Opinion| What does Kamala Harris mean for feminists?

Marwa El- Shinawy
6 Min Read
Kamala Harris

The recent inauguration of Kamala Harris as Vice President of the US, to be the first woman and the first black person to assume the post, is the true culmination of the struggle of black women over many decades to participate in American politics effectively.

Despite the existence of feminist movements, the struggle of black women is very different from the traditional feminist movements. The feminist movement of black women, or “womanism” as the renowned writer Alice Walker called it, decided from its early beginning to take a different path and to have more comprehensive goals for the advancement of American society as a whole, placing men and women of black and white races on an equal footing.

This is certainly in contrast to the traditional feminist movements that aim to defend the rights of white women only, and exclude women of colour as if they are a different gender and have different needs and requirements. Moreover, the traditional feminist movements are separatist movements that seek primarily to exclude and limit the position of the white man in American society.

Marwa El-Shinawy
Marwa El-Shinawy

Coretta Scott King, the wife of Martin Luther King, was the first black woman to work to motivate and encourage black women to work in the political sphere collectively through political parties, immediately after her husband’s assassination.

Scott King announced to the press at the time, that her husband had intended before his departure to establish a political party for women. He also deeply regretted that black women did not have the opportunity to participate collectively in the civil rights movement.

Although the civil rights movement had some female leaders, they were participating individually and not as separate women’s groups. Accordingly, Scott King worked to motivate black women to collective political action, because she saw that they had never participated in political life before.

For this reason, they had the ability to breathe new life into the US, and give a different political vision.

She said, “Women, in general, are not a part of the corruption of the past, so they can give a new kind of leadership, a new image of mankind … they’re capable of tremendous compassion, love, and forgiveness, which, if they use it, can make this a better world”.

Alongside Scott King is a long list of black human rights activists and writers, such as Alice Walker, Angela Davis, and Toni Morrison, who have worked to create a political identity for black women in American society.

This has taken place through their writings, including novels, plays, and newspaper articles. All of these female writers were keen to present motivational images for black women that illustrate the leadership role they play in society. This has been to preserve their families and live with dignity in a society that knows nothing but the language of racism.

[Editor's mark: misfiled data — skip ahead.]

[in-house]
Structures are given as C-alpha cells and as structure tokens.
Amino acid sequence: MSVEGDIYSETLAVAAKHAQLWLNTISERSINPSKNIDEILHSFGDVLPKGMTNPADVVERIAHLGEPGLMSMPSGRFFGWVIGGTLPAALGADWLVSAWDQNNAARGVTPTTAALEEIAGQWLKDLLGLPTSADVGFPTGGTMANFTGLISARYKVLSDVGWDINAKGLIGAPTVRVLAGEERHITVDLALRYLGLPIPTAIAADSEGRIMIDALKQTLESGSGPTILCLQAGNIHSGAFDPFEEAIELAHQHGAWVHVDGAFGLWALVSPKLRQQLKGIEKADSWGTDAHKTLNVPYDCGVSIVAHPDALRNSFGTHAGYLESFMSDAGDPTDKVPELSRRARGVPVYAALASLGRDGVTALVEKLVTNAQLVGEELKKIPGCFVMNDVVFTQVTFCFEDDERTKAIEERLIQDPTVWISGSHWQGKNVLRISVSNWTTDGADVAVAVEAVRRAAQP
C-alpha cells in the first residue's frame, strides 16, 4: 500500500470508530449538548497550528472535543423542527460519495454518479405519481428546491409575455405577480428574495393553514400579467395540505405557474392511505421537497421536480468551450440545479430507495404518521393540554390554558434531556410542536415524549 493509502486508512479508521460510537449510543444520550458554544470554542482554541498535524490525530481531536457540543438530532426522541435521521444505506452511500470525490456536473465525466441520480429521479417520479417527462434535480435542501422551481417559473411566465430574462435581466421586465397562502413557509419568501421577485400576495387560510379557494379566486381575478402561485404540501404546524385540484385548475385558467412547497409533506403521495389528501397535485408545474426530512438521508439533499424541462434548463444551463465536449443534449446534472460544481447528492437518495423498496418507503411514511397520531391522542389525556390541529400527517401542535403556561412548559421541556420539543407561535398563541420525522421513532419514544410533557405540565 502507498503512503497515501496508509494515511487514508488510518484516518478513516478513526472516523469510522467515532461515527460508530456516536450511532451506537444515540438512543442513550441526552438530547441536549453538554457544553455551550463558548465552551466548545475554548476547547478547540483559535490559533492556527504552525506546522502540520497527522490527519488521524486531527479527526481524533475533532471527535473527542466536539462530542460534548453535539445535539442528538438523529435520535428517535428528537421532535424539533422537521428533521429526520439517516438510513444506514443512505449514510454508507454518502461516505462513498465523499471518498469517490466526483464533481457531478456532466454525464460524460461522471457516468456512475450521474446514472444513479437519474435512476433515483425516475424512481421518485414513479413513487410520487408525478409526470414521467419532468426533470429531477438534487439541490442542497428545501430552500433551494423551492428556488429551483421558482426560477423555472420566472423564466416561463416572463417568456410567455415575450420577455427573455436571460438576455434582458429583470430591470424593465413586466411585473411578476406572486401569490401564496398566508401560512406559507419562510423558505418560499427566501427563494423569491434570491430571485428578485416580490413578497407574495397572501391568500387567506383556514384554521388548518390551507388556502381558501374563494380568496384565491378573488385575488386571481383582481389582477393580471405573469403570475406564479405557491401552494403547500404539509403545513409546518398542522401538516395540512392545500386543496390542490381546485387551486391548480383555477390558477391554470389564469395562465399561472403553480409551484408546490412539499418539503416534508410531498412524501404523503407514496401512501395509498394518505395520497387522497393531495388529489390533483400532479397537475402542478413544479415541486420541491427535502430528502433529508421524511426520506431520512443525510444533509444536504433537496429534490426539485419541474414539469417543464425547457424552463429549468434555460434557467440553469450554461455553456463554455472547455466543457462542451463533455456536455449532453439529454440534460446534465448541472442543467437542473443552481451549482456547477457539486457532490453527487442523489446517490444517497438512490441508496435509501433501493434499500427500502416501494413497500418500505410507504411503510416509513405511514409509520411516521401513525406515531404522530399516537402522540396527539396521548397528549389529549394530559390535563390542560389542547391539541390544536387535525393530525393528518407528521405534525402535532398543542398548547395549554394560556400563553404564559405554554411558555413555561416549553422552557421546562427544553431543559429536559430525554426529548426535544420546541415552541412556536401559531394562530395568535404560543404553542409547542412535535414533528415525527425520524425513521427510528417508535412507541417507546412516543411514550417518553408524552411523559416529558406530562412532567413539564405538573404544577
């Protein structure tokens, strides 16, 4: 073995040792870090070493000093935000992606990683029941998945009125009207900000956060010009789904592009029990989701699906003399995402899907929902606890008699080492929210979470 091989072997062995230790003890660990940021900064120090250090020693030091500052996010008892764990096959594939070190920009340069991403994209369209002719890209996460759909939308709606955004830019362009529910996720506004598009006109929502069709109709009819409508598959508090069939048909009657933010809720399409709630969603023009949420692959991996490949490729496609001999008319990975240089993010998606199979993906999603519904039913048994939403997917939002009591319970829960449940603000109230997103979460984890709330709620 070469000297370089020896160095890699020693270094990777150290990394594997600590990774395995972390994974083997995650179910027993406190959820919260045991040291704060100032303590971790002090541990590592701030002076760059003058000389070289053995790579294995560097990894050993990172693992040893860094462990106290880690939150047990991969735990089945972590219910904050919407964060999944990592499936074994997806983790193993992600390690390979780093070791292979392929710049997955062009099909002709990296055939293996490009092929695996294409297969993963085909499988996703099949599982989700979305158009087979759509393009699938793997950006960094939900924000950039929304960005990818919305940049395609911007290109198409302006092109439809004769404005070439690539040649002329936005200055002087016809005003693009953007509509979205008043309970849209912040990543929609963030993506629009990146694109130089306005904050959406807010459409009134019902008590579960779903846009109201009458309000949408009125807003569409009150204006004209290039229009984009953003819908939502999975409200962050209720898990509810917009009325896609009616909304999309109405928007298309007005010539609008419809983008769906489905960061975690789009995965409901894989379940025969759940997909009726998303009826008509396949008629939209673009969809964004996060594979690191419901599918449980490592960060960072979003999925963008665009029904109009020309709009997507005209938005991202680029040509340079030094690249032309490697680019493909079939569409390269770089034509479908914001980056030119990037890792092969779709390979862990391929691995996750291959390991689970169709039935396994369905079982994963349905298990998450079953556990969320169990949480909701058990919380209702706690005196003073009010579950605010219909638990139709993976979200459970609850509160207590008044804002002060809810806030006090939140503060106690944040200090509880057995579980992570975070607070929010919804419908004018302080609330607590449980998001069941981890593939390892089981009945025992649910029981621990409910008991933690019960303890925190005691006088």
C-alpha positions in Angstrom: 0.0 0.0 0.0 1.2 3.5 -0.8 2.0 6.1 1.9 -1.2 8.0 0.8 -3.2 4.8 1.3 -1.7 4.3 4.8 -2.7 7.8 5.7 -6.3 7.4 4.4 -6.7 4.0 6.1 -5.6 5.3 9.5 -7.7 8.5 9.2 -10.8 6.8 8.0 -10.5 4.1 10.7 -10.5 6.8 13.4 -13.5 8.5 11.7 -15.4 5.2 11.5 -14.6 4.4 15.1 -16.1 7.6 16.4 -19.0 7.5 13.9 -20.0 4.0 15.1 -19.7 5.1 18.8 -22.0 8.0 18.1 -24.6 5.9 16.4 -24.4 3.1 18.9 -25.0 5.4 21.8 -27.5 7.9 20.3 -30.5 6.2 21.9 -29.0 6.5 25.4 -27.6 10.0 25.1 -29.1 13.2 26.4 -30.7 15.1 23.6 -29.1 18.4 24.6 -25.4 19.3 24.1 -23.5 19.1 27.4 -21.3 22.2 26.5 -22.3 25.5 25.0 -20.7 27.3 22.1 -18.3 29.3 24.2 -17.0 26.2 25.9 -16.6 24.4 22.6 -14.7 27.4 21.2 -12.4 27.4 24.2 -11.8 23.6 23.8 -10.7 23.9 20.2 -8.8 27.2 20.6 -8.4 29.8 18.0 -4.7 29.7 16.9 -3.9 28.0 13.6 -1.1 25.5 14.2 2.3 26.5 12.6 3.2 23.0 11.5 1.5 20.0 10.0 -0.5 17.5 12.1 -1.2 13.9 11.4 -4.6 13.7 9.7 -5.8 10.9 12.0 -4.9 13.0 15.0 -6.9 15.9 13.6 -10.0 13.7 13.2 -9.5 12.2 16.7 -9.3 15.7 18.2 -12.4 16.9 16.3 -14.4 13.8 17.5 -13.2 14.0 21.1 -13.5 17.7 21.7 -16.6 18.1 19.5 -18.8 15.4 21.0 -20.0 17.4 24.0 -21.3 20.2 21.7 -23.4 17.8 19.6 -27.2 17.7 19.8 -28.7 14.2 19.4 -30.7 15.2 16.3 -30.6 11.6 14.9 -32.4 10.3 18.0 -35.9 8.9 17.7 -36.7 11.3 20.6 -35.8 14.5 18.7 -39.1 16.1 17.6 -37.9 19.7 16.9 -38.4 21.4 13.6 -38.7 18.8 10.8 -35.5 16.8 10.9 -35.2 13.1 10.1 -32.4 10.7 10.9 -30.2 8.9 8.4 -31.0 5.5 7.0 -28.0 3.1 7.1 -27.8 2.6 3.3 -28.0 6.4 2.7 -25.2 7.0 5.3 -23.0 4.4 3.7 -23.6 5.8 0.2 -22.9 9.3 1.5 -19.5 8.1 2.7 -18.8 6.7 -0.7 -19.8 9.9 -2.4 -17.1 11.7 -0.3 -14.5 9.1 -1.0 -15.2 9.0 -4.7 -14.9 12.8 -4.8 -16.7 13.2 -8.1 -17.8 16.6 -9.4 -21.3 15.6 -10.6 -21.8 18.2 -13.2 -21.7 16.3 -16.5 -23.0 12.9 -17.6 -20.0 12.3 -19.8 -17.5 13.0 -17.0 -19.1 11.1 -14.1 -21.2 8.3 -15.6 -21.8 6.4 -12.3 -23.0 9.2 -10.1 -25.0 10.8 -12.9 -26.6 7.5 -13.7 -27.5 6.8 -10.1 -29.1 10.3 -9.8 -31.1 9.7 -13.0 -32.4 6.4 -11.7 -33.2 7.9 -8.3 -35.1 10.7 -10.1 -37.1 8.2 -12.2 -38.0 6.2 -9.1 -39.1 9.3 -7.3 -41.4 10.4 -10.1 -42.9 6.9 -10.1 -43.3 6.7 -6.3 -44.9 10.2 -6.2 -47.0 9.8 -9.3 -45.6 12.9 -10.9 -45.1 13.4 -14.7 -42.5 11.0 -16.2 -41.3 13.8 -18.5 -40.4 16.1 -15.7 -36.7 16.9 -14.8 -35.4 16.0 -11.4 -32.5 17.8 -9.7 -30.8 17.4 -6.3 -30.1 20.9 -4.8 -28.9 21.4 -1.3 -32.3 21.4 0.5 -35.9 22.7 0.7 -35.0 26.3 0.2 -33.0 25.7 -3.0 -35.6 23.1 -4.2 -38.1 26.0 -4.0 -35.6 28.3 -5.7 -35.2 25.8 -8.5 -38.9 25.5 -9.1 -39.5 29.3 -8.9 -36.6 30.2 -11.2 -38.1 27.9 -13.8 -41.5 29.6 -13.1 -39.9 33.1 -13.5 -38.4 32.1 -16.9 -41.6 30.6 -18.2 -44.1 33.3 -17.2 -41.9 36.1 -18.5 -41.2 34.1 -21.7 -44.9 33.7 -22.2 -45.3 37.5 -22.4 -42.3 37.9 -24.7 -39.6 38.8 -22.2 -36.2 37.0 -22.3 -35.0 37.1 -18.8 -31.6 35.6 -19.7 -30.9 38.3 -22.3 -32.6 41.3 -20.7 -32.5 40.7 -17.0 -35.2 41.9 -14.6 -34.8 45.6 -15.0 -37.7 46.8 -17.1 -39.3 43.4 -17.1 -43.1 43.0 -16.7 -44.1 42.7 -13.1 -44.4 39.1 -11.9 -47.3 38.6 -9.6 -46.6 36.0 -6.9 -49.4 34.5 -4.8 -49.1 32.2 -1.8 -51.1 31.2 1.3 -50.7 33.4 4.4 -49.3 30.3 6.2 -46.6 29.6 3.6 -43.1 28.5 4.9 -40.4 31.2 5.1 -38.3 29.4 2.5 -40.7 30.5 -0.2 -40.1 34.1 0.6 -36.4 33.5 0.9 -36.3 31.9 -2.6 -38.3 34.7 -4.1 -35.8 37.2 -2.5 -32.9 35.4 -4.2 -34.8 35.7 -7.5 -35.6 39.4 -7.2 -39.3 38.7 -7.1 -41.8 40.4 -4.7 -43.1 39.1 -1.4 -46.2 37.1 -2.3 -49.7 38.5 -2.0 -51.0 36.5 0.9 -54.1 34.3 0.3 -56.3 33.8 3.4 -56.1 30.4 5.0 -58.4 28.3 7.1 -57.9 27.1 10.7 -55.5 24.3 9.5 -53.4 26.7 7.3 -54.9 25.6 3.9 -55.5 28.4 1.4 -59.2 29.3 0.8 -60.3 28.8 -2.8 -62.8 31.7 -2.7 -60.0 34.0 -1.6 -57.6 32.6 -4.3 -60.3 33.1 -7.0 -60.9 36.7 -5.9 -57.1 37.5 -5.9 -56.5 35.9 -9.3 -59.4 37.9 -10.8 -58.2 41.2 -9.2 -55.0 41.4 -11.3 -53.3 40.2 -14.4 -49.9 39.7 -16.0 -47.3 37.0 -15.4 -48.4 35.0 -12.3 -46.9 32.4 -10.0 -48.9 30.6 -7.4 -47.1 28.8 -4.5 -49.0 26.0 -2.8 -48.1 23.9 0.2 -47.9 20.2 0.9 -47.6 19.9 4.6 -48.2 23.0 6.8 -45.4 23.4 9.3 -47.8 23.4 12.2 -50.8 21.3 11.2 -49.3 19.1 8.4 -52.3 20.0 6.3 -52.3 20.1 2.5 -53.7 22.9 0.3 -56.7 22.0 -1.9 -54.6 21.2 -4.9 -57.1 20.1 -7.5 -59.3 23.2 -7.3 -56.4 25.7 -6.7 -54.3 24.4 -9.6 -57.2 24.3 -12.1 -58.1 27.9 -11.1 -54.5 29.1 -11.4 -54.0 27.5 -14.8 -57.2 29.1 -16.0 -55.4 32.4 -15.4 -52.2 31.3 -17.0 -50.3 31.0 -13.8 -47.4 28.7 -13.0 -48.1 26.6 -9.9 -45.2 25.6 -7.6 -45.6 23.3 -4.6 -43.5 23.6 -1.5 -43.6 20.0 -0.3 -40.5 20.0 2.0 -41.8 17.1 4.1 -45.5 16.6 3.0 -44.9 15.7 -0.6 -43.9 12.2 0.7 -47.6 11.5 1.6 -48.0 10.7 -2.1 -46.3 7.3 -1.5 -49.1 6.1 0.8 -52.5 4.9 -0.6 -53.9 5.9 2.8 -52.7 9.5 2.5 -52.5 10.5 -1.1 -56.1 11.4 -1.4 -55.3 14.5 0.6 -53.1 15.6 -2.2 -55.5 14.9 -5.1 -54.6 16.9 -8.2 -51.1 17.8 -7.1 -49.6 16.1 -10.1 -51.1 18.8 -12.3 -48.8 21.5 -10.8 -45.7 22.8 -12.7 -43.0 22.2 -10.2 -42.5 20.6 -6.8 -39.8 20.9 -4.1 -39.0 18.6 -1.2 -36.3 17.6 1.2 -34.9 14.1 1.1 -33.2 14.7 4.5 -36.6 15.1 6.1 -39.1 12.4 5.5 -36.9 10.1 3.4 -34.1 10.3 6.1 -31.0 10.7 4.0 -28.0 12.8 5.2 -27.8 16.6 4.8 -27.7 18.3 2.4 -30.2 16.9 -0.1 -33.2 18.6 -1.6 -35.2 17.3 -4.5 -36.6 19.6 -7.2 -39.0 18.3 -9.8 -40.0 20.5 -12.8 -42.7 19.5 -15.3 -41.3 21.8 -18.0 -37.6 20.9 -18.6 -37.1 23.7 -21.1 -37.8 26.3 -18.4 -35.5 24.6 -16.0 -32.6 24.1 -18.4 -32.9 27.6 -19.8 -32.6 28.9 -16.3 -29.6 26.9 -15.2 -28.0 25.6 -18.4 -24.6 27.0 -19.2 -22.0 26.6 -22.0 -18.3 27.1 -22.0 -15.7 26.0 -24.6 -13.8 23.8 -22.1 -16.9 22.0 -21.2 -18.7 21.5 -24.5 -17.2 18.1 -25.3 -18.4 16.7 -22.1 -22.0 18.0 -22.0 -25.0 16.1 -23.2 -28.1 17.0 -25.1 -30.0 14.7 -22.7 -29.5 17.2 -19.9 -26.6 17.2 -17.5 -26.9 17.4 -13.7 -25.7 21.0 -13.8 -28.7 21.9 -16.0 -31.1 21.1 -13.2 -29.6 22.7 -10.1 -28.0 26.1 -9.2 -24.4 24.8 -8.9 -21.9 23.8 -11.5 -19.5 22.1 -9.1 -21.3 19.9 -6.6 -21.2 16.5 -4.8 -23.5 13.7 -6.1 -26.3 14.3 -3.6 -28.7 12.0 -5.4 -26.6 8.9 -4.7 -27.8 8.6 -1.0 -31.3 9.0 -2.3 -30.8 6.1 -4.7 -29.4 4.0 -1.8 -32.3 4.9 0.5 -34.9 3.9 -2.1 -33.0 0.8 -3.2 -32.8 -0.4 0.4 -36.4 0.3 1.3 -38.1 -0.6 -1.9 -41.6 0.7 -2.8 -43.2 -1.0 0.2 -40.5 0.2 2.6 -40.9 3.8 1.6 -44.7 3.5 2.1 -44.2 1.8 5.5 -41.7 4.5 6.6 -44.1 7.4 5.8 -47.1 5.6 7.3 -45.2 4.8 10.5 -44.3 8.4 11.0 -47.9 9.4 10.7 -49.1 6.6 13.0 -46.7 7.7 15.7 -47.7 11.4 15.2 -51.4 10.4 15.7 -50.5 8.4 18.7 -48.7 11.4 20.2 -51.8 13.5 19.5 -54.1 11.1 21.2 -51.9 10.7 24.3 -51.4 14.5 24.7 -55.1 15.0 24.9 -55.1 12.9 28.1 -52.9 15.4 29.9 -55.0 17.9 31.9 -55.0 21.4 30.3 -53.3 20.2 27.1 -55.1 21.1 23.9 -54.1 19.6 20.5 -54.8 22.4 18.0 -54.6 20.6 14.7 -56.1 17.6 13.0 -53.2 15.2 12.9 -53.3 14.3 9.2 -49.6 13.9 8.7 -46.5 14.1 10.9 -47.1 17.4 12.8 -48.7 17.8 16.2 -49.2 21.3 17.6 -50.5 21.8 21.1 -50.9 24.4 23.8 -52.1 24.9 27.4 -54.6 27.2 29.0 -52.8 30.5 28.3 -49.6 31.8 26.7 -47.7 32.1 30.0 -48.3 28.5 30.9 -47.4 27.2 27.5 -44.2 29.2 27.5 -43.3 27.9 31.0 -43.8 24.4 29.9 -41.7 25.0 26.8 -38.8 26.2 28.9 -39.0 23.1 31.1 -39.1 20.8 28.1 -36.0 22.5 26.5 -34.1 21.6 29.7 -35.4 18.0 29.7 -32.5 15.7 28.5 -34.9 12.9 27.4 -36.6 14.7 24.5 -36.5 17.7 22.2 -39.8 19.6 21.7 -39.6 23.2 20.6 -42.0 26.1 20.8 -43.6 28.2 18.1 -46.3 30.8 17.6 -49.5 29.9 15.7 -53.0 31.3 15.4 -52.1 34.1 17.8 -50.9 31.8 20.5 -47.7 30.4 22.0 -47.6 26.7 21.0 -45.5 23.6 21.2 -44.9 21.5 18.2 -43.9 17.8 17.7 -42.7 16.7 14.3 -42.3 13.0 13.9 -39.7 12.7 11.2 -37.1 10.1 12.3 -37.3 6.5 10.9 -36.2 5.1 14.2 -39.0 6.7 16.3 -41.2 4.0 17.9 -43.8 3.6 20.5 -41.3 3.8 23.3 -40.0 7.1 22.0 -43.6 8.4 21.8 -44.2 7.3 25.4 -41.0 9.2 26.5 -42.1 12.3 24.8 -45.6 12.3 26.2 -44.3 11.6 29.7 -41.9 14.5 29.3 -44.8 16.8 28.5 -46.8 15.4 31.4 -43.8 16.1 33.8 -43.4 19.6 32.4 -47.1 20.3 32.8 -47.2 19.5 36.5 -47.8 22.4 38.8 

Thus, all their fiction and non-fiction writings focused on retelling real stories of numerous forgotten black women who defied the bonds of servitude to free themselves and their folks. They believed in the power of narrative and its ability to change the world. They believed that telling the stories of black women, which are different from the dominant narrative of the culture, can motivate black women to attain their right position in society.

It is worth noting that black female activists have chosen the purple colour as a symbol of their political movement, stressing that “womanist is to feminists as purple to lavender”. They mean by this metaphoric phrase that the feminists have their values and commitments that encompass and transcend the limits of the white feminists.

This analogy implies not only that feminists are literally darker in hue than white feminists, but also that womanism is richer and less diluted than feminism, as it is an inclusive concept that includes all women regardless of their colour.

Kamala Harris emphasised this meaning by wearing purple on the day of her inauguration, sparking the passion of the American press for several days.

The questions that will be answered by the coming days are: Will  Harris be able to work for all white and black people on an equal footing without any racial prejudices to truly present a new vision for American society through her position? And will  Harris, the black woman, also be able to transcend a long history of racism and mutual racism between whites and blacks, or will racism remain an unresolved problem in American society?


Dr Marwa El-Shinawy, PhD in American Theatre and member of the Higher Committee for the Cairo International Festival for Contemporary and Experimental Theatre (CIFCET)

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